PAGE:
Thanks for the link to that video, I'll give it a look. Based on your
On Tue, Jul 17, 2012 at 3:32 PM, Jakob Kummerow <jkumme...
> Seems like you're finding out the hard way what a complicated beast a modern
> JS engine is ;-)
> --trace-deopt is certainly usable; but it is not geared towards ease-of-use
> Helpful flags are --print-opt-code and --code-comments. Those two together
> will print the disassembled code for *optimized* functions, interleaved with
> some comments, such as the IDs of the HIR instructions that generated the
> code (which is what the "@36" in your example refers to), and the
> deoptimization IDs ("bailout #7" in your example). And yes, there can be a
> code to V8 -- redirecting output to a file and opening that with an editor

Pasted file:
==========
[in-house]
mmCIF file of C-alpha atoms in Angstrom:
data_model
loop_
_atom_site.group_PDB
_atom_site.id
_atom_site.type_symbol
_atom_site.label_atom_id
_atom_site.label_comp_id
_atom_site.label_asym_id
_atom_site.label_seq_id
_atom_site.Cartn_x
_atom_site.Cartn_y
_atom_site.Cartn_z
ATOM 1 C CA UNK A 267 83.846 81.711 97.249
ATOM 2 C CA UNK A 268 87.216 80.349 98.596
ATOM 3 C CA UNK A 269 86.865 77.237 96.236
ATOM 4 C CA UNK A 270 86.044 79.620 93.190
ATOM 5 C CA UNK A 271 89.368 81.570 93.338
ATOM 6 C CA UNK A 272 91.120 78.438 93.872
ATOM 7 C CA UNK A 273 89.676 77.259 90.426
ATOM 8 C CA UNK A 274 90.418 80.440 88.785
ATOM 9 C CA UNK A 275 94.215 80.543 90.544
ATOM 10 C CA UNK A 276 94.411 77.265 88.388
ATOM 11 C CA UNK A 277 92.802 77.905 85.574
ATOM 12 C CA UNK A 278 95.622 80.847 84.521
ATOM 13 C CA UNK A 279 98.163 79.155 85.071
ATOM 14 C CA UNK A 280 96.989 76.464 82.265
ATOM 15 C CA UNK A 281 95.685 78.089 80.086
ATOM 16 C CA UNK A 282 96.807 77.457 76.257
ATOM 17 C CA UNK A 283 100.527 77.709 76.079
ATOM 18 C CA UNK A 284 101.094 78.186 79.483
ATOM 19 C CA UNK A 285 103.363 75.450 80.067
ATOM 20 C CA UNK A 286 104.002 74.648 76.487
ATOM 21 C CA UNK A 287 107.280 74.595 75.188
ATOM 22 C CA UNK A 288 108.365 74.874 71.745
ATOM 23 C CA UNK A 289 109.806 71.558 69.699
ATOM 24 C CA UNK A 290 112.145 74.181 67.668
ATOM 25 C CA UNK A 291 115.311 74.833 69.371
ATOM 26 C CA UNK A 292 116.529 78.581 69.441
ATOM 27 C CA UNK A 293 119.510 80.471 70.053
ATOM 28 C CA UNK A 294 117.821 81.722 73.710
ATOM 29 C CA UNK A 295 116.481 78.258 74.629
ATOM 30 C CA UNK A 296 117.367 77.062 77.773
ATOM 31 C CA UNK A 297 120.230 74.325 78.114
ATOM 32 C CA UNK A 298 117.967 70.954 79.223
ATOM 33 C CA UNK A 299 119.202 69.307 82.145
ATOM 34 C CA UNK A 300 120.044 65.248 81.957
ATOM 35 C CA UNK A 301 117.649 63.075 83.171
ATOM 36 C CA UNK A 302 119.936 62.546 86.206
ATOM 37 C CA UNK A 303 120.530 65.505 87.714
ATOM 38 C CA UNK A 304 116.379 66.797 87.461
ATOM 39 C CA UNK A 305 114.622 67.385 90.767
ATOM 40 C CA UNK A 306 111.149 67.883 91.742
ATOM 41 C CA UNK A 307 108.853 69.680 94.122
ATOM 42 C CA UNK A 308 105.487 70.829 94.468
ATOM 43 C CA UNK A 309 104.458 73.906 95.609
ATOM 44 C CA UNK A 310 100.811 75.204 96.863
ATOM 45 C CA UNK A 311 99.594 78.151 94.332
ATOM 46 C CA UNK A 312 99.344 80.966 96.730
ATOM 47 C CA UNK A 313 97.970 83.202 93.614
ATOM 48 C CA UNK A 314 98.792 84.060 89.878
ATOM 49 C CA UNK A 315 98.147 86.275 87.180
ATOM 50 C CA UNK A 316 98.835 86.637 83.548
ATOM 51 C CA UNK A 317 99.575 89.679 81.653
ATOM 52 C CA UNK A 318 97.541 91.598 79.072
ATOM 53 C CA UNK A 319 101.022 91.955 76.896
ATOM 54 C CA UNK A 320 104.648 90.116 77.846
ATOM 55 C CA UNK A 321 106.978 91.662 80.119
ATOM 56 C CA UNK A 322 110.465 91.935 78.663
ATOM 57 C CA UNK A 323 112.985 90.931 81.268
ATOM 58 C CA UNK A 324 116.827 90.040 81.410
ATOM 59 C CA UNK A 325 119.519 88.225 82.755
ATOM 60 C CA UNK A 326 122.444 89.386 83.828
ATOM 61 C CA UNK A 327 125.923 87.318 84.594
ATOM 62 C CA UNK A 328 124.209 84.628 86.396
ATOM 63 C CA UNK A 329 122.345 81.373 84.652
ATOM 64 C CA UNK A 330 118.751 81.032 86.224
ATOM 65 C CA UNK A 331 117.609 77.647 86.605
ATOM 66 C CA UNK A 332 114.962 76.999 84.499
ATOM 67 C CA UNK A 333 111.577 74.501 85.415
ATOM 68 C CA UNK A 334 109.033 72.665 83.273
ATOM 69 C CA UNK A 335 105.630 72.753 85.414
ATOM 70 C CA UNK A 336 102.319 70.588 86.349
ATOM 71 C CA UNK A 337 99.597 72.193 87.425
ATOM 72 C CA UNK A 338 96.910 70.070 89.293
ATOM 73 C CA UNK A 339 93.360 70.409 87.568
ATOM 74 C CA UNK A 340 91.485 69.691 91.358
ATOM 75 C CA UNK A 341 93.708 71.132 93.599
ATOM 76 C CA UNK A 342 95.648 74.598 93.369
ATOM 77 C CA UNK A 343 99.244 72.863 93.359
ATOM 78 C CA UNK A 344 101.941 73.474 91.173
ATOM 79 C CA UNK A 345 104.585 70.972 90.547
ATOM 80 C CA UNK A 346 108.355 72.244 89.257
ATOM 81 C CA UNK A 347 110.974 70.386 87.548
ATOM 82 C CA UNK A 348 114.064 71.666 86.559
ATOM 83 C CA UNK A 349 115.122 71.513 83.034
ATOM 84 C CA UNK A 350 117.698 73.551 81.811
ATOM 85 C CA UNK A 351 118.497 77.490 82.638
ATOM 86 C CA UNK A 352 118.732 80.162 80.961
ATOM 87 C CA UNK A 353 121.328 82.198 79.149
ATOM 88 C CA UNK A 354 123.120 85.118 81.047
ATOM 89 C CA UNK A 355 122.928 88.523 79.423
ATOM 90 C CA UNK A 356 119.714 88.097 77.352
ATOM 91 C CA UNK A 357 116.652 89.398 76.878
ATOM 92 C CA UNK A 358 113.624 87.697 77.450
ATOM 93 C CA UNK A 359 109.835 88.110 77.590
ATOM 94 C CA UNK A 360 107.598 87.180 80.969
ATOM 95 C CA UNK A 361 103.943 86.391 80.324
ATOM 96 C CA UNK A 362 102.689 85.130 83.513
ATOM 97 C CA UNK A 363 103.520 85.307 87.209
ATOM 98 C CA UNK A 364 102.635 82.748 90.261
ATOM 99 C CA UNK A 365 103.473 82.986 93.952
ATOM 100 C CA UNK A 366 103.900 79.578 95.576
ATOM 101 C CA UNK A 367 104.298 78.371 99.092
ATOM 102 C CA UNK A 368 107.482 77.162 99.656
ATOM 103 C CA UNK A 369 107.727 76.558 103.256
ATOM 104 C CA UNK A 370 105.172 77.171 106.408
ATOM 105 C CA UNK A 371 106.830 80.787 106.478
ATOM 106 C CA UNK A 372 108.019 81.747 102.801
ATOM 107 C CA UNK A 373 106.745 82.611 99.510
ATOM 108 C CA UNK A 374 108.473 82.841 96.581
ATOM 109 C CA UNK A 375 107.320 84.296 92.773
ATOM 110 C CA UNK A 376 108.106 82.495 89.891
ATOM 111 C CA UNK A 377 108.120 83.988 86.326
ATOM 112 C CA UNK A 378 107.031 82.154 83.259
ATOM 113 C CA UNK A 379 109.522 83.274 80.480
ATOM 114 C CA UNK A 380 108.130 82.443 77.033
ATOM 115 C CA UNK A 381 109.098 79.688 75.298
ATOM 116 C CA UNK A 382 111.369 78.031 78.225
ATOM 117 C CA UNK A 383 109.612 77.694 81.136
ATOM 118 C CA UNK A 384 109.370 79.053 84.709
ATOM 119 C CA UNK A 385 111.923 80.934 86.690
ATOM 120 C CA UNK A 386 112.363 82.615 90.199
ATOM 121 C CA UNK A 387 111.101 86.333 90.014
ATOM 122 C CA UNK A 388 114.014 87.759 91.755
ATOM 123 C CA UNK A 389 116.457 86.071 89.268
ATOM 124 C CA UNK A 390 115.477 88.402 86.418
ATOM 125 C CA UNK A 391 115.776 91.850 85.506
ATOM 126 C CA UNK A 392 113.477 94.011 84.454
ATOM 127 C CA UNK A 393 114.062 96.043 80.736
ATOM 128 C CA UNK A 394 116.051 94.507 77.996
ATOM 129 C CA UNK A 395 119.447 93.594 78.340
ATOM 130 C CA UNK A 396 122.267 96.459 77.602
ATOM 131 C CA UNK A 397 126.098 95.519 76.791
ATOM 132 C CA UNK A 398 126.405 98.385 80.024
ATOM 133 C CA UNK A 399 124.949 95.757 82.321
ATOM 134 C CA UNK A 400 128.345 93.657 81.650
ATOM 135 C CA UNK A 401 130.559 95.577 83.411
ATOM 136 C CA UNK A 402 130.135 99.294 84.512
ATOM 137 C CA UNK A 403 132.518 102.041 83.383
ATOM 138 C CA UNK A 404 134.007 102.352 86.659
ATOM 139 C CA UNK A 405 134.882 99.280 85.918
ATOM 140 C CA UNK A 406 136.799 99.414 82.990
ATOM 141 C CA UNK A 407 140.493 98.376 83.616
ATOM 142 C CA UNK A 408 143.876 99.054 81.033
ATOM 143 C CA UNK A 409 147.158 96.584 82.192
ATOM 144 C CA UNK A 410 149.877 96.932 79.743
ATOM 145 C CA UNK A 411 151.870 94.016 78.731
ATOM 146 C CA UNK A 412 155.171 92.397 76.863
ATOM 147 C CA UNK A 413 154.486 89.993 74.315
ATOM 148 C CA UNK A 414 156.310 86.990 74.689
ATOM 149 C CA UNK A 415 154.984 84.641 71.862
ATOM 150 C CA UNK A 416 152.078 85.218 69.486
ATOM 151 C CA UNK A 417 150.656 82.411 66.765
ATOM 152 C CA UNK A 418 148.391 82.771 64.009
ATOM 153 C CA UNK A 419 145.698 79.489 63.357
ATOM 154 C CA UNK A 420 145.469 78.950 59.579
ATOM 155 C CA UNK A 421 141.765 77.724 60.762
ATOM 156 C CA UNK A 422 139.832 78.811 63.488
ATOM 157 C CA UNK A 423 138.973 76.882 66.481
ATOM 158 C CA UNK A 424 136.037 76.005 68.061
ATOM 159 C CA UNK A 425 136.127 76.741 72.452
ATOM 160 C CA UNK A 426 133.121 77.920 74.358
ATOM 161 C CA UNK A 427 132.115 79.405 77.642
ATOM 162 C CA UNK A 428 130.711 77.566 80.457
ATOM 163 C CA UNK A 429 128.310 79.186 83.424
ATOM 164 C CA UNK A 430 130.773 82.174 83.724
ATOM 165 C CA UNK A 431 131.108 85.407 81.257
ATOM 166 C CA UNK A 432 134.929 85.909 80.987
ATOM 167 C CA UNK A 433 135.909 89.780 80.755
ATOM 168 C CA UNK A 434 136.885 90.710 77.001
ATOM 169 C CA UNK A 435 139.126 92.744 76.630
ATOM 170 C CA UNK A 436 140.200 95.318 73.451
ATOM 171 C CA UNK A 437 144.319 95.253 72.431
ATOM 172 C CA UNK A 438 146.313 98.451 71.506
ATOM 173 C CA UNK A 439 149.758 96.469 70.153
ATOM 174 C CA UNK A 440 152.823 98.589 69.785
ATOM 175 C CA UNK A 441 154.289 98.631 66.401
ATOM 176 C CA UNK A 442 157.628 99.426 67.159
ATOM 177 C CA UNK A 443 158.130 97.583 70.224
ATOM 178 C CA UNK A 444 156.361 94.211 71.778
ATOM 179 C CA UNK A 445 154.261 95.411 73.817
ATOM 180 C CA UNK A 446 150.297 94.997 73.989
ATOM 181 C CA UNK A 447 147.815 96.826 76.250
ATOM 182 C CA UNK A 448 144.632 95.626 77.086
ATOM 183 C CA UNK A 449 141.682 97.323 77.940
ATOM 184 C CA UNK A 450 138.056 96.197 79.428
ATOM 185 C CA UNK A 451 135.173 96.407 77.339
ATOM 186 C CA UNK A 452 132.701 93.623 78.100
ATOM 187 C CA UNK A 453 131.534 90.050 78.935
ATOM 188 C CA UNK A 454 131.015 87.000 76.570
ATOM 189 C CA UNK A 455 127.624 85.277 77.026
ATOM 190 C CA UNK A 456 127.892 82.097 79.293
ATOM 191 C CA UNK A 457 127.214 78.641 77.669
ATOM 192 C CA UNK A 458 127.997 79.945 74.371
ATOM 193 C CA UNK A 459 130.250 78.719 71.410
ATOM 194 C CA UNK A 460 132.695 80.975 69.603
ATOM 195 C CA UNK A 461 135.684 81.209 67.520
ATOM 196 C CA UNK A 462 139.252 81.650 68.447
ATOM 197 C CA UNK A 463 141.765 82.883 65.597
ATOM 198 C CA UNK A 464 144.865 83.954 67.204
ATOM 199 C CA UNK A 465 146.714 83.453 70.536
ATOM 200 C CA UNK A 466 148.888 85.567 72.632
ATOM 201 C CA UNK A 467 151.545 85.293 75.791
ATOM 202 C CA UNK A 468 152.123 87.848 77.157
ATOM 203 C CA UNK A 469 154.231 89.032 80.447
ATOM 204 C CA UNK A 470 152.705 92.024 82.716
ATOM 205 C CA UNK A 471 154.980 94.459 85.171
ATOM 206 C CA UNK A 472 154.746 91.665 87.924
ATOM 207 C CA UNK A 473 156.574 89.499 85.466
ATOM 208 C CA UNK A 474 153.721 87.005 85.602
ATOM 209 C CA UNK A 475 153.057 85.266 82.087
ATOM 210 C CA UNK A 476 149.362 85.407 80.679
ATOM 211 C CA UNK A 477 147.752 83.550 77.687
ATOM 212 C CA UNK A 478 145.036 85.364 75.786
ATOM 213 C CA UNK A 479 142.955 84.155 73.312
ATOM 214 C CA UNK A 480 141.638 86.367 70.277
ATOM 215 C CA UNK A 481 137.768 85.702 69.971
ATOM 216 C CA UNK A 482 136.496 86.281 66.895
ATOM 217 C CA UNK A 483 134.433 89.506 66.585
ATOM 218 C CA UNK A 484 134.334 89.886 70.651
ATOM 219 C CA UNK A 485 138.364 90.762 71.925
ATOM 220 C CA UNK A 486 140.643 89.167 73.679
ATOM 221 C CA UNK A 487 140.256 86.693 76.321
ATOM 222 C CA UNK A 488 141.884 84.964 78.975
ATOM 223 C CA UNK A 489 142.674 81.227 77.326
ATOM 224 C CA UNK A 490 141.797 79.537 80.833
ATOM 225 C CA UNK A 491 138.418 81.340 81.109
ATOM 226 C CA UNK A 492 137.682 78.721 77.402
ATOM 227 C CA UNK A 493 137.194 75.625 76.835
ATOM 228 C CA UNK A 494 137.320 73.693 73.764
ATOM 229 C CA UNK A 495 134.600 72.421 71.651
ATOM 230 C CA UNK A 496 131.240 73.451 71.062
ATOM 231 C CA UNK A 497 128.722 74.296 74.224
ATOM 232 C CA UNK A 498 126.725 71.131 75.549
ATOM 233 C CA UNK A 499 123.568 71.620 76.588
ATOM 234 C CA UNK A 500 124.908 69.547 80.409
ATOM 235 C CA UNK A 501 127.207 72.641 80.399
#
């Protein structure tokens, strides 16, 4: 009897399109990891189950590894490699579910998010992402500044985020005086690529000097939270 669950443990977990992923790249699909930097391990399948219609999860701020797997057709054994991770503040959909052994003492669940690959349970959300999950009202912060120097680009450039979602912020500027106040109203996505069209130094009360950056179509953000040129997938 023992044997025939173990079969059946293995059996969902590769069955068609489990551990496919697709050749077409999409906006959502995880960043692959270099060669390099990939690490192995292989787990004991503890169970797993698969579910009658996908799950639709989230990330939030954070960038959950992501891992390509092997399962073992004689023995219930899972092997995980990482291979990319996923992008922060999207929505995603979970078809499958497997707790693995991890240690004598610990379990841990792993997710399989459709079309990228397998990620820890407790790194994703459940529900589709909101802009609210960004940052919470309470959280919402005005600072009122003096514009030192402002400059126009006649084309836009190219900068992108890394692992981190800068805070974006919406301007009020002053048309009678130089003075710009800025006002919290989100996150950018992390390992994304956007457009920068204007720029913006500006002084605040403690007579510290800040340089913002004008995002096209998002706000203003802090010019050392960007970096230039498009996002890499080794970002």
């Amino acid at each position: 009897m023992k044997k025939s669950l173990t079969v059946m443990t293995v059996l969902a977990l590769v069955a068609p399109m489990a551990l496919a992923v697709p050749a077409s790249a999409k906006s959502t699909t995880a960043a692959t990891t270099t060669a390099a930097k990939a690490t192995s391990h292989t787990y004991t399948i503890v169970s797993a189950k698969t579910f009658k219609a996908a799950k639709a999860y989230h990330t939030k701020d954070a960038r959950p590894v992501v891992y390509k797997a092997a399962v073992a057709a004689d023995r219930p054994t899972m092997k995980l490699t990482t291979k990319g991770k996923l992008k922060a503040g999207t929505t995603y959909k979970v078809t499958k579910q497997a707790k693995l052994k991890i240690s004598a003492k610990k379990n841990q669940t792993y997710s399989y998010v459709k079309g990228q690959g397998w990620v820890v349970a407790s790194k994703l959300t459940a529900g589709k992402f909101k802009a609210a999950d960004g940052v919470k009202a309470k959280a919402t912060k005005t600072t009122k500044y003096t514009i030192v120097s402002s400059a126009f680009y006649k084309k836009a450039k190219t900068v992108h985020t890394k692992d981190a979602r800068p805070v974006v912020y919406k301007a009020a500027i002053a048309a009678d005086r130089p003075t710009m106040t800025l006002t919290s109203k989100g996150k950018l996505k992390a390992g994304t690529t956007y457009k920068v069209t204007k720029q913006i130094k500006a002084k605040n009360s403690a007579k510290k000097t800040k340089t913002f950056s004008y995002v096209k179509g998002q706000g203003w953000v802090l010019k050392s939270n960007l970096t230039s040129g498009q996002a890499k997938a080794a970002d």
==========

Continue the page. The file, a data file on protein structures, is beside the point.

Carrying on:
> makes this easier to manage.
> Since disassembly is involved, --print-opt-code only works when V8 has been
> built with disassembler support. That's the case in a debug mode build, or
> in release mode when you specify GYPFLAGS="-Dv8_enable_disassembler=1" (when
> you build d8 with GYP/make, we have a convenience option for that: "make
> disassembler=on ia32.release"). If you build your own Chromium anyway, you
> can also change the flag's default value in src/v8/build/common.gypi, if you
> find that easier than setting an environment variable.
> Due to the optimizations that the optimizing compiler does, there is no
> mapping from assembly instructions (or deopt points) to line numbers. I'm
> not sure if and with how much effort it'd be possible to hack up support for
> that. I agree that it would be great if Chrome's dev tools could show you
> where deopts happened, and why...
> c1visualizer is still state of the art to visualize what the optimizing
> compiler does. Yes, it's a somewhat sorry state of things, but it can be
> very helpful. Probably more helpful for debugging the compiler than for
> large hydrogen.cfg dumps.
> There aren't all that many reasons for deopts, and it's relatively easy to